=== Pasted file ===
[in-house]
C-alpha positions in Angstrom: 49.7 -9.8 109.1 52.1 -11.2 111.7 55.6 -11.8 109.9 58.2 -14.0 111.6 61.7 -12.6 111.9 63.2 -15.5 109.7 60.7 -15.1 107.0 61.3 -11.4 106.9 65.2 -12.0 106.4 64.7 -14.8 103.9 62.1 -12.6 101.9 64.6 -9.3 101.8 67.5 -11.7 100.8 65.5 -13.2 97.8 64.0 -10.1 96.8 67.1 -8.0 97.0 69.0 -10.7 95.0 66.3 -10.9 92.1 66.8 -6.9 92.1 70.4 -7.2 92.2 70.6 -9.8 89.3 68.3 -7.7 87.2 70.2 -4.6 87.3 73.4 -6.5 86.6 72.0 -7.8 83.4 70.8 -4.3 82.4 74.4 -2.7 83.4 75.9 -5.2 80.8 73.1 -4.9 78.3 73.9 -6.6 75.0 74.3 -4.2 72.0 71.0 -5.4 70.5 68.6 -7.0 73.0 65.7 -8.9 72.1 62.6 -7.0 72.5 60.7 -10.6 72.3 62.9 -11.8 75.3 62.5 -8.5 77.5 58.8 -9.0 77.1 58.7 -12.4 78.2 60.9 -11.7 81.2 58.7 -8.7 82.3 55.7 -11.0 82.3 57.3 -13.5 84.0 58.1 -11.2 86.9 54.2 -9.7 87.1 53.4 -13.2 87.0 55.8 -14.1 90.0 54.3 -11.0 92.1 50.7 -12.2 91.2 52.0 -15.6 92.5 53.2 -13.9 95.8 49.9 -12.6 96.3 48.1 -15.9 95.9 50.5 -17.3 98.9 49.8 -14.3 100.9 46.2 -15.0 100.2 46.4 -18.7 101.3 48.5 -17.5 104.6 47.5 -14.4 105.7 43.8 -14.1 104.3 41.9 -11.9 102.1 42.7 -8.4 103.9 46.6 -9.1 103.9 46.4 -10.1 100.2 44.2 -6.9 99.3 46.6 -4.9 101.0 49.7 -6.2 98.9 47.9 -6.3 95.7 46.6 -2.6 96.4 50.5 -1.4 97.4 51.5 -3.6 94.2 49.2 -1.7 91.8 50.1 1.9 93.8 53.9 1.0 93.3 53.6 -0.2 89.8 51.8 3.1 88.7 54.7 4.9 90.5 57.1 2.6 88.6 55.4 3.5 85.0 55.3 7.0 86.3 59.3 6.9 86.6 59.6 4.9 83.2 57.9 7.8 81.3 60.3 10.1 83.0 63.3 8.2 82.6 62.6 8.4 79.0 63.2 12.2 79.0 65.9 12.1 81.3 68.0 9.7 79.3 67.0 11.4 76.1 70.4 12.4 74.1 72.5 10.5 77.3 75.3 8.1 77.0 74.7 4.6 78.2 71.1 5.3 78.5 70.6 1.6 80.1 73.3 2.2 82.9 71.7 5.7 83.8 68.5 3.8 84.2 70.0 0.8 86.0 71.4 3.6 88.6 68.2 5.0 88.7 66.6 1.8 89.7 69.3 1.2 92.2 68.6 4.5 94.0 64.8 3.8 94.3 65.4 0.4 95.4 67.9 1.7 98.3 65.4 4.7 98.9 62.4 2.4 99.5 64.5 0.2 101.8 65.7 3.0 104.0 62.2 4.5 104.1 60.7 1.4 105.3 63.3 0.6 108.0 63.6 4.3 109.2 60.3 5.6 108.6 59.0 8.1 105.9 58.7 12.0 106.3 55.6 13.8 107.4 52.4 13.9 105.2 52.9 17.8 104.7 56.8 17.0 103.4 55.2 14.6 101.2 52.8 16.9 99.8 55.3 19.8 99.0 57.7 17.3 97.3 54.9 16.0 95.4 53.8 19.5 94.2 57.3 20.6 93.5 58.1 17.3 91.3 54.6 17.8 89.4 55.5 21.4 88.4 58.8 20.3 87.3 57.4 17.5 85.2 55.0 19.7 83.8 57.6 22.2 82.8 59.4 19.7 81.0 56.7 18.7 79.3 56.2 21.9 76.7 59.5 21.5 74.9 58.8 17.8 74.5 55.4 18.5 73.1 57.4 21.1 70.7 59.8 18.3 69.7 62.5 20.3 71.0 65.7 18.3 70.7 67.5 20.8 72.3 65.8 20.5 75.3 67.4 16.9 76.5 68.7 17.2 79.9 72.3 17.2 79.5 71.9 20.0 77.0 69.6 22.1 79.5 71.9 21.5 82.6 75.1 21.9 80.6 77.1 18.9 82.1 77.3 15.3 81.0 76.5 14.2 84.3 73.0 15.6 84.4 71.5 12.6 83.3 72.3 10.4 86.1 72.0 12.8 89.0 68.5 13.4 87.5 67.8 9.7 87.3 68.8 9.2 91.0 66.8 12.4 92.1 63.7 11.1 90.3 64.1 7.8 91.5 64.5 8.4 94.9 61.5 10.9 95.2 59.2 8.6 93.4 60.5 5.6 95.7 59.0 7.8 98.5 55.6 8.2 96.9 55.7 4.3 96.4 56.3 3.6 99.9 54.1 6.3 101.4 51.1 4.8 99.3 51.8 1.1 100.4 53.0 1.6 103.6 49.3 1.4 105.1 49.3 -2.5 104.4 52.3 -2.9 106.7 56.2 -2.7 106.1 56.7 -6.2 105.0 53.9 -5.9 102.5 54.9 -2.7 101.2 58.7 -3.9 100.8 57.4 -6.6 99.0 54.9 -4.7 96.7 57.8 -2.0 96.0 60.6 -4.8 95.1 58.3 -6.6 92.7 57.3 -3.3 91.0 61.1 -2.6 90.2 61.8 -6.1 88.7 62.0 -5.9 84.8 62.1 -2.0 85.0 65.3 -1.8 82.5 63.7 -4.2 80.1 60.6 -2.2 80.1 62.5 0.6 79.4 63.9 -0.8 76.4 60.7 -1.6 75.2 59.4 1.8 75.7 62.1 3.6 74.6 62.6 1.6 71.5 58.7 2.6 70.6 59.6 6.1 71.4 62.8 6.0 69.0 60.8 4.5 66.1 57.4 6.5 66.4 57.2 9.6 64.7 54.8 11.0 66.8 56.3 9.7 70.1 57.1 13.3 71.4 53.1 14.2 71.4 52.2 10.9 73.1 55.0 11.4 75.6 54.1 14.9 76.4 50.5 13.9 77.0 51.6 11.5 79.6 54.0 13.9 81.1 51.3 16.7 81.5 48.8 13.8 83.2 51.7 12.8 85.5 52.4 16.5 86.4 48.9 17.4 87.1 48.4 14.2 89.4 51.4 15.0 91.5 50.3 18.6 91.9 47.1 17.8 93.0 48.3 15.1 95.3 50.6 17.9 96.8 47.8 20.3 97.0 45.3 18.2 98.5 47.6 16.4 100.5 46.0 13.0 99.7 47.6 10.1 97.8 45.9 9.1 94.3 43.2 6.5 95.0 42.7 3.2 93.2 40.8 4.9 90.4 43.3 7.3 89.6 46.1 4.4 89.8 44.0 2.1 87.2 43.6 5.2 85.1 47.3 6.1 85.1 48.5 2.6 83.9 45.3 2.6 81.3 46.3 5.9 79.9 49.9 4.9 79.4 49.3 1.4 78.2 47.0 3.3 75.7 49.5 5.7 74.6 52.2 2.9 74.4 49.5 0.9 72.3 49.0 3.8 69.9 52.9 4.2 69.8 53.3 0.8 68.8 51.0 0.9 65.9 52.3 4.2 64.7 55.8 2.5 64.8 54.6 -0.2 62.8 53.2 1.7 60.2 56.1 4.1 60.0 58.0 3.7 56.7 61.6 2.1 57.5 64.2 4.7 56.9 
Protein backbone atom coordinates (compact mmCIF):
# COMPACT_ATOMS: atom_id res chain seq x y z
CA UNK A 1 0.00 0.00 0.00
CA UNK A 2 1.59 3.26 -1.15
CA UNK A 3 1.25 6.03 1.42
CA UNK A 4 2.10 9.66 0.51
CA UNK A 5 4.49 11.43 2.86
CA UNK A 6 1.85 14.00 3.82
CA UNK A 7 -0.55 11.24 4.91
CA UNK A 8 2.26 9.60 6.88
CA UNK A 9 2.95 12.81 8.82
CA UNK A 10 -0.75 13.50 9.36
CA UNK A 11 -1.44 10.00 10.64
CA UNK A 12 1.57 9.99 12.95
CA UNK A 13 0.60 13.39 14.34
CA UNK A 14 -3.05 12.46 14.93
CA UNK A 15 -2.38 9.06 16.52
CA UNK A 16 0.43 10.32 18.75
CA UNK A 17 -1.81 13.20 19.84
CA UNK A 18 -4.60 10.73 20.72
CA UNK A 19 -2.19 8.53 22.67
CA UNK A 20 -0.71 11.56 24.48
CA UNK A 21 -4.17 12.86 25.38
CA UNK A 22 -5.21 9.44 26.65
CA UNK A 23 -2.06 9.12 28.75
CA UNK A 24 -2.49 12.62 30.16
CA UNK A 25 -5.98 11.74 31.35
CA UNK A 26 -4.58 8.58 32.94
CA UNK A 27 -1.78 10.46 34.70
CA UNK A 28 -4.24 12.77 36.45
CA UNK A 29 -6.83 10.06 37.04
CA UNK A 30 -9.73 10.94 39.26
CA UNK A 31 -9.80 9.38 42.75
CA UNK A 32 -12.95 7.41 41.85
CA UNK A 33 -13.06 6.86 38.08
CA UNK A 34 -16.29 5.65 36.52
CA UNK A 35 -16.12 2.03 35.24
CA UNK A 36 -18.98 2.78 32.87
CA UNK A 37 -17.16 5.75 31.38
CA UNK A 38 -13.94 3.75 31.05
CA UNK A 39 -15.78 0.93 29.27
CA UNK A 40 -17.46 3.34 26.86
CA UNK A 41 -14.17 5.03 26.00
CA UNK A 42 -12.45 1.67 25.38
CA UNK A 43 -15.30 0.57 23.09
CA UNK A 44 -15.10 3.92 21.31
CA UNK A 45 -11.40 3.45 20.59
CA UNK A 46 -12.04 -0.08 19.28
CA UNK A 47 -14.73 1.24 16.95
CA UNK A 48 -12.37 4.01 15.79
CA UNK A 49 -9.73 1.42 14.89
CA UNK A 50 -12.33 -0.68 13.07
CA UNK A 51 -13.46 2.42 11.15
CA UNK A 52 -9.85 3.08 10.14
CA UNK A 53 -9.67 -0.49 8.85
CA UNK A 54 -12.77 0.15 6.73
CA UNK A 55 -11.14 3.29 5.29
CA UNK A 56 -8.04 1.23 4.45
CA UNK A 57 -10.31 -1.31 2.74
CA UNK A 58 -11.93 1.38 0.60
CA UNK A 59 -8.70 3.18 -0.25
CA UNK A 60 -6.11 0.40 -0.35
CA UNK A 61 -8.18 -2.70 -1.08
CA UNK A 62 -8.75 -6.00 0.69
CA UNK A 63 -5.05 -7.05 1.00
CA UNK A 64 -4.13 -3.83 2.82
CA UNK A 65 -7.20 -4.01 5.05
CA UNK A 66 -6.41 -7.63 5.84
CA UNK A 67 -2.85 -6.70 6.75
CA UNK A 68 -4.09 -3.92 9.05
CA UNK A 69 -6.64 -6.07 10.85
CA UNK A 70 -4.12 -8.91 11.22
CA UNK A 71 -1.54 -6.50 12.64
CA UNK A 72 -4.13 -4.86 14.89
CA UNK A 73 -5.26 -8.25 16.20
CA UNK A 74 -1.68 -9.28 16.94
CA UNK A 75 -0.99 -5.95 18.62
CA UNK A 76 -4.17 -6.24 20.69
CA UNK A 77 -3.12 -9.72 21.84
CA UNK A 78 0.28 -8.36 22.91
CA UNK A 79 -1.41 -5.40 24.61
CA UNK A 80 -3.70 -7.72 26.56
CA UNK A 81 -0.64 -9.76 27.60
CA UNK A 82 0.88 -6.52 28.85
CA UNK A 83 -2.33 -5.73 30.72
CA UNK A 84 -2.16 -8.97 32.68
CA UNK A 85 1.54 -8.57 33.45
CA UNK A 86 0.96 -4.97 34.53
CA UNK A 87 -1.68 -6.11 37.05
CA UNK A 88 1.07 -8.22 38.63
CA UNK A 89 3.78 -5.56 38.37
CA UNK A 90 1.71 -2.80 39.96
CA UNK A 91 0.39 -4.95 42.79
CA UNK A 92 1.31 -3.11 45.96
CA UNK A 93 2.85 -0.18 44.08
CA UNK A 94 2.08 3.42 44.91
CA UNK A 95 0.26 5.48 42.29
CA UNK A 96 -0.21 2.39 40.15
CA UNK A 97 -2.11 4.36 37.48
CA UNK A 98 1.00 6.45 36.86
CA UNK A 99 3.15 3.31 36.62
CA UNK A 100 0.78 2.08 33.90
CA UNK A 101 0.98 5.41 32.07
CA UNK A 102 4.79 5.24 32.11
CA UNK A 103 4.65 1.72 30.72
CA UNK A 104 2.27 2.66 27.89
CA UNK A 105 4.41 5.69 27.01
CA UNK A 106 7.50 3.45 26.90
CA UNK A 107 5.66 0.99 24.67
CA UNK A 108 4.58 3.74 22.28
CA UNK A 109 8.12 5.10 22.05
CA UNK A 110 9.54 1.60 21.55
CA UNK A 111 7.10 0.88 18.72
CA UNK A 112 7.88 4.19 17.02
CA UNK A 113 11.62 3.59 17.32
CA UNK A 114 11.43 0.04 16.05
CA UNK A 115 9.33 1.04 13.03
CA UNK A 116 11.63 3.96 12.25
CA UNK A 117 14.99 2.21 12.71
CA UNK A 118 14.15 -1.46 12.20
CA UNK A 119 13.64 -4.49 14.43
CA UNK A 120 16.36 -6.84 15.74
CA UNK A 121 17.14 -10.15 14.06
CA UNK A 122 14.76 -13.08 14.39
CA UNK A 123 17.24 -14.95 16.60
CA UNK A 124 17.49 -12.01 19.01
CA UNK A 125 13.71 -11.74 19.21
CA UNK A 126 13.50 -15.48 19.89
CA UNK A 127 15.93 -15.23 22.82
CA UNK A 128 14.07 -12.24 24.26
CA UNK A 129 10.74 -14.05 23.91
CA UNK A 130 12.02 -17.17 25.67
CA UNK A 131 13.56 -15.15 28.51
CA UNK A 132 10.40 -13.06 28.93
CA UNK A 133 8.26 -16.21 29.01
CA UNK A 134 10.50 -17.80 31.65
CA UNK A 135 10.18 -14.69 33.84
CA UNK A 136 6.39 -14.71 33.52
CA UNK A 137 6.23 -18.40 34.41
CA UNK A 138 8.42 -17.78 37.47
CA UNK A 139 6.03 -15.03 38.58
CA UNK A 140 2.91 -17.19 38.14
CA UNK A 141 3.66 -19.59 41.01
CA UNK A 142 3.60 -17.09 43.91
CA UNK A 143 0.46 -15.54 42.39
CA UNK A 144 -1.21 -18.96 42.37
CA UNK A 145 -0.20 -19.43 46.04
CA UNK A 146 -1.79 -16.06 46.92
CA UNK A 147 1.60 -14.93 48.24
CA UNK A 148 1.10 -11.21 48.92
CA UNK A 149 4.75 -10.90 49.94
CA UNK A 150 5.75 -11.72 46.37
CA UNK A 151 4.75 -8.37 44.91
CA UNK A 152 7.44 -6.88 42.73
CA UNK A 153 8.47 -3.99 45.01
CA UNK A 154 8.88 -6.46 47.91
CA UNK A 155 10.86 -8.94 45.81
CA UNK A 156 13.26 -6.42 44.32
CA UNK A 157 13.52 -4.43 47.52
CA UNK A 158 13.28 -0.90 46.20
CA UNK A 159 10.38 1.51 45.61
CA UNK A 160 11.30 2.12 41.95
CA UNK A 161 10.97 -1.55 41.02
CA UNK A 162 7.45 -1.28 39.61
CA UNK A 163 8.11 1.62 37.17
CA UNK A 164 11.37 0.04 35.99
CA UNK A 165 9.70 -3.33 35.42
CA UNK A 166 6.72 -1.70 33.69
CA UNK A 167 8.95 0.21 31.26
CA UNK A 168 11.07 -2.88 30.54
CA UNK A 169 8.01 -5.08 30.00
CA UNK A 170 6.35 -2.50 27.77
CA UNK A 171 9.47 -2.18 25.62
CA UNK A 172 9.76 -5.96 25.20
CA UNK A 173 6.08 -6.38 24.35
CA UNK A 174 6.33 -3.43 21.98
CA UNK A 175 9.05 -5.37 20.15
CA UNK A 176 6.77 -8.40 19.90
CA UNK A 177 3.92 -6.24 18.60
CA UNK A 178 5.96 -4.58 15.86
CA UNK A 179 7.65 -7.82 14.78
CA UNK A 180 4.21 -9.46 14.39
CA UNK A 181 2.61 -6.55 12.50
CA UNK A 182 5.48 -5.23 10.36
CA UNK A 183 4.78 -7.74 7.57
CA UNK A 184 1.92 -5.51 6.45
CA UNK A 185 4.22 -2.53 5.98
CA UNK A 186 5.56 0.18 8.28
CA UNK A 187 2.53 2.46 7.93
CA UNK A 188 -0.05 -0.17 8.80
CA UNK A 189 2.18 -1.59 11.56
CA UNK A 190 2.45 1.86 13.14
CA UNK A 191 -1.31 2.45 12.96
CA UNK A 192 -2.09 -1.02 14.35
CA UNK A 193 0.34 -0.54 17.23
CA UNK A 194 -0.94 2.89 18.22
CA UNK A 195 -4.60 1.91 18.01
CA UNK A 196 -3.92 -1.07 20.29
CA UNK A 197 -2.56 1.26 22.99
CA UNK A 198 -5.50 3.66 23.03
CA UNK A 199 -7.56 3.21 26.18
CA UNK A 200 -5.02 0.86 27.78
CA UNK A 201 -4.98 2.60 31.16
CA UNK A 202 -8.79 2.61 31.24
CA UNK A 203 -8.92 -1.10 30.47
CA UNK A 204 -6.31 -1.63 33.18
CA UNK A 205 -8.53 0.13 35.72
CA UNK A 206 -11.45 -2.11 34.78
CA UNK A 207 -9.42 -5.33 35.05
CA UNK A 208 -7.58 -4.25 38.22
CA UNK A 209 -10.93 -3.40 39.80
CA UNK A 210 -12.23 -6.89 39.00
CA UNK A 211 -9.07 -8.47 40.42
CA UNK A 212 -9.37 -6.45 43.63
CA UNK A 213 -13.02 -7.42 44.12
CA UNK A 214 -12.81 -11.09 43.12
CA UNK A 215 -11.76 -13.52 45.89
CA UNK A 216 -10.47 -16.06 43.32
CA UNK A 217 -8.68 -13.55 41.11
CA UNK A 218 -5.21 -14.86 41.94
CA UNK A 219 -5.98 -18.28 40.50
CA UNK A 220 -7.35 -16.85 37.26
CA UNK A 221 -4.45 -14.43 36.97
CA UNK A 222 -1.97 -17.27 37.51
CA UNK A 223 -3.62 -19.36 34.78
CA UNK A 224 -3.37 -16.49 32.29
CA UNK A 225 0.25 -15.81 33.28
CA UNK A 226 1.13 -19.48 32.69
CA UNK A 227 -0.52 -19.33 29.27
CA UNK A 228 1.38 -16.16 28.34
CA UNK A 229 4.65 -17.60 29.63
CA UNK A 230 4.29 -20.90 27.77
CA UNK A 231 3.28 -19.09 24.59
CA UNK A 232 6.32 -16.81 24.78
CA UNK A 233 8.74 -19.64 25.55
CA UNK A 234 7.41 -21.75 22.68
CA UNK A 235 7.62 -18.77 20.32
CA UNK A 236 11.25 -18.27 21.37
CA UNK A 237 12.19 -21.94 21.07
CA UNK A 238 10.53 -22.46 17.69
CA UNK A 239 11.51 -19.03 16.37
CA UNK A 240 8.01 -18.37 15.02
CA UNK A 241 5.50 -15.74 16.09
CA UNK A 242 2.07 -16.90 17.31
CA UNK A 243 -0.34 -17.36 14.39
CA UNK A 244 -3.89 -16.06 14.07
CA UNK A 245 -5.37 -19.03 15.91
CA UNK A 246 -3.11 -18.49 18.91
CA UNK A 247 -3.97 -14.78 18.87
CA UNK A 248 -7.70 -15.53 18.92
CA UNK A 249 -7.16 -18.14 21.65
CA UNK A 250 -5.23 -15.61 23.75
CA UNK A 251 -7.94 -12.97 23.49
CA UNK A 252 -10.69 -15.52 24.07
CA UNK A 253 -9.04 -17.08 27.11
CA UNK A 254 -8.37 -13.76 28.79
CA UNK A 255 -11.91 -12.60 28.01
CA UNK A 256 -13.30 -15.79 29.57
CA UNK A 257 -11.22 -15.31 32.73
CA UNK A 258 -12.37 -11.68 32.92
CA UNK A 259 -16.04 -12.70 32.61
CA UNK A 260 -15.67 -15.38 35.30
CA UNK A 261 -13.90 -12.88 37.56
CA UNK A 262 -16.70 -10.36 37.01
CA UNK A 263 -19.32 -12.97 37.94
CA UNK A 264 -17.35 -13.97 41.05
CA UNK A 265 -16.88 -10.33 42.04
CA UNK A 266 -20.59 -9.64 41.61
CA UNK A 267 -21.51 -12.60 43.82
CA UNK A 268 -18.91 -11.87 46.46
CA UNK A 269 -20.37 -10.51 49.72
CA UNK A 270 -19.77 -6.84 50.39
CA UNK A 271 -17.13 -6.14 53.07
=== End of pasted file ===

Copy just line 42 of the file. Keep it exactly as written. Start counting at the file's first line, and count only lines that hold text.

CA UNK A 38 -13.94 3.75 31.05